In between the pair of two week camps, I headed home for a week to rest and to take my wisdom teeth out.
On December 5th, I was back down for the final two weeks of training. We started with a training regatta at the Sarasota Sailing Squadron. Racing was light on both days – less than 10 knots – and the shifts were large, and sometimes unpredictable. I was able to put up a few good races including two race wins, but was inconsistent in others and finished 5th place. Unfortunately, I had to be on quite a bit of medications during the regatta and in the first week of the following camp because I had an infection from the wisdom teeth removal. After making a full recovery, I ended the training camp strongly, working hard in the gym, and on the water on speed in the mostly light air conditions, as well as practicing a lot on starting.
I am home now for the holidays, recovering, working out, and visiting physiotherapy and massage at the Canadian Sports Institute of Ontario. On January 2nd, I will be back down south cross-training boats by racing a Snipe in the Miami Snipe Invitational in Miami, Florida. After, I will be back in my Laser and training hard in Miami in preparation for the ISAF Sailing World Cup – Miami on January 26 – 31, 2015.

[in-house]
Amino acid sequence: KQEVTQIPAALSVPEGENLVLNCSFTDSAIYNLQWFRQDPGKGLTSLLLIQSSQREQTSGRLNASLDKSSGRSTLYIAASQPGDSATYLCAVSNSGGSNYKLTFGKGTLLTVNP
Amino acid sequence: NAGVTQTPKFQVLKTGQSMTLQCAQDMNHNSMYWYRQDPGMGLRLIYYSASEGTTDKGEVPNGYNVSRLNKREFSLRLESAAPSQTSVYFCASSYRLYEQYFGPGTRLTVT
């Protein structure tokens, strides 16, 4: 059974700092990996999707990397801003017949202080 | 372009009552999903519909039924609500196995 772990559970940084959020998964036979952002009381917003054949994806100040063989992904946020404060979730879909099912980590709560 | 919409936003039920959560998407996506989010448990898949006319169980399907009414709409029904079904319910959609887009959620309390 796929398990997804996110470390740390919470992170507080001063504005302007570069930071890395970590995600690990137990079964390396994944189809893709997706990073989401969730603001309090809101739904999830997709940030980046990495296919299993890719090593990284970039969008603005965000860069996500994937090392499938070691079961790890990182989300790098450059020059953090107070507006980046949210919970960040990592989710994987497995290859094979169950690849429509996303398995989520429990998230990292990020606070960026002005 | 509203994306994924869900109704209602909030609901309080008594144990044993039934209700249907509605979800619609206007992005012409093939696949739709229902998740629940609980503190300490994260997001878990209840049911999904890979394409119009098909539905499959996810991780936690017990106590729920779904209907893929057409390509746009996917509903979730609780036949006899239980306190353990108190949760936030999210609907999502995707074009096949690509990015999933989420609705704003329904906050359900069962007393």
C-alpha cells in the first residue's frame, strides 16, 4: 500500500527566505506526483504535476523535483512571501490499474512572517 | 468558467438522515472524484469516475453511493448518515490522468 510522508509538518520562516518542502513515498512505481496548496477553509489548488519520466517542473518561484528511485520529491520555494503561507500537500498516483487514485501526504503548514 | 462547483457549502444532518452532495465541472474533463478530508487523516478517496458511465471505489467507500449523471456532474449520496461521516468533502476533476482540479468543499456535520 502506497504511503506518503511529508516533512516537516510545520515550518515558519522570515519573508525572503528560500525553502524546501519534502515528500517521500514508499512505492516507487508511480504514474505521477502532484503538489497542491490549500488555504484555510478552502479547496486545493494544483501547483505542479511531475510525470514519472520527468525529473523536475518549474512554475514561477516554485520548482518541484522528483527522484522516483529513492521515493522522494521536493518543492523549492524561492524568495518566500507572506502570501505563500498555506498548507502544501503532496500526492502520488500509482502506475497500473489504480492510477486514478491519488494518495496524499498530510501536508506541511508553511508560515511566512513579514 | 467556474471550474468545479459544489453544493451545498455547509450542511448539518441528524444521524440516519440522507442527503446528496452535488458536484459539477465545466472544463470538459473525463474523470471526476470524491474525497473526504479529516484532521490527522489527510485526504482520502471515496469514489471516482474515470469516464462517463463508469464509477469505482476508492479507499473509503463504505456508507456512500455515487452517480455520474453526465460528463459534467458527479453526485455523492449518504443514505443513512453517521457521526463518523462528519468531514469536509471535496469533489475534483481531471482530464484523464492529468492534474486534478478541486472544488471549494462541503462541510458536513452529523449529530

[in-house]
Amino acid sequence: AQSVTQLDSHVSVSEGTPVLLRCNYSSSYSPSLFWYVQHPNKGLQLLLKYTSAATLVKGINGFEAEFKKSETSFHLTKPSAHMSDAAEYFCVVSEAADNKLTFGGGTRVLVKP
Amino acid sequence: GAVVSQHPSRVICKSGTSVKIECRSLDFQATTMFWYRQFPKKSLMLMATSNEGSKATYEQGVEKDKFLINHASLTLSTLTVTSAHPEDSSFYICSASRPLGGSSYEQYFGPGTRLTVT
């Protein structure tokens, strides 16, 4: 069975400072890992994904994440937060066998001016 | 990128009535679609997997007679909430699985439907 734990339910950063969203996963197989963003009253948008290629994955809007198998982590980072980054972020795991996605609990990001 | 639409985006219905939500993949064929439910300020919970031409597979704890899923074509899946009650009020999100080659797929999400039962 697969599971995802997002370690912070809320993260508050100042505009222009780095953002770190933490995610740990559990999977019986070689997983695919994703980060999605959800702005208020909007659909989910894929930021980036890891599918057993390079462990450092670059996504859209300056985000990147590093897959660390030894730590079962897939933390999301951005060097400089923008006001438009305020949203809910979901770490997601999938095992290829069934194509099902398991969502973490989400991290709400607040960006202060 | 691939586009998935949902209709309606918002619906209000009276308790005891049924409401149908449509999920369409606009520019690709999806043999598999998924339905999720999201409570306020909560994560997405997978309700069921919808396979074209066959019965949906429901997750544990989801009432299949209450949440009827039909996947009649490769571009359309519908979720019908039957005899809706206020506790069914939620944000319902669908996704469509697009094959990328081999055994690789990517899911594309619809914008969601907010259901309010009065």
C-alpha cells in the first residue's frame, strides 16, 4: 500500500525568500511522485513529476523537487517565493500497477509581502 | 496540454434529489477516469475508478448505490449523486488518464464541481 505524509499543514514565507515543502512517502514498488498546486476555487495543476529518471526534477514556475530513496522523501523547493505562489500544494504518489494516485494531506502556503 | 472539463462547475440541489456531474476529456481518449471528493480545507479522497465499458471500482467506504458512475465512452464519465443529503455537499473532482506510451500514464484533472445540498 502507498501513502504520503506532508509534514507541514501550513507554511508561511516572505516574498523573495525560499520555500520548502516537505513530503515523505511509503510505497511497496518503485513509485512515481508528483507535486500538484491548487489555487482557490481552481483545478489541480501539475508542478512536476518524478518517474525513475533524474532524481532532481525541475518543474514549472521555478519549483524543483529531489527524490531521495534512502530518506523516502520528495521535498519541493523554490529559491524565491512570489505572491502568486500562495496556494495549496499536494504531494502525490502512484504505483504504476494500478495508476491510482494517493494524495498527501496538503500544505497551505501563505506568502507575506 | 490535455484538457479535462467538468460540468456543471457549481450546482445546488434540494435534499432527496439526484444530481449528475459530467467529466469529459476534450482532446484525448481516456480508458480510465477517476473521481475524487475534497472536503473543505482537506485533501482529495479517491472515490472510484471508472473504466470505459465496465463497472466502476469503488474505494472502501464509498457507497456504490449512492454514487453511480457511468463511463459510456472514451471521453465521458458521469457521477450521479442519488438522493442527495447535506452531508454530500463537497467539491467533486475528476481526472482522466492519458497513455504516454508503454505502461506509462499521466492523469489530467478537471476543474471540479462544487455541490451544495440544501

My first World Championships was held at the Al-Mussanah Sports City, 100km north of Muscat, Oman. The resort-style venue was an incredible place to eat, live and train with beautiful weather and consistent breeze. On the days off, we were able to explore the close surroundings, go snorkling at nearby islands, and engage with the locals.
The event started well, putting up solid results in the windy qualifying days, but a DSQ and a couple bad races kept me out of the Gold fleet for the Final Series races. I was punching off the line quite well, and had good boat speed upwind through the chop. As well, I was happy with my windward mark approaches – always making gains and minimizing major mistakes.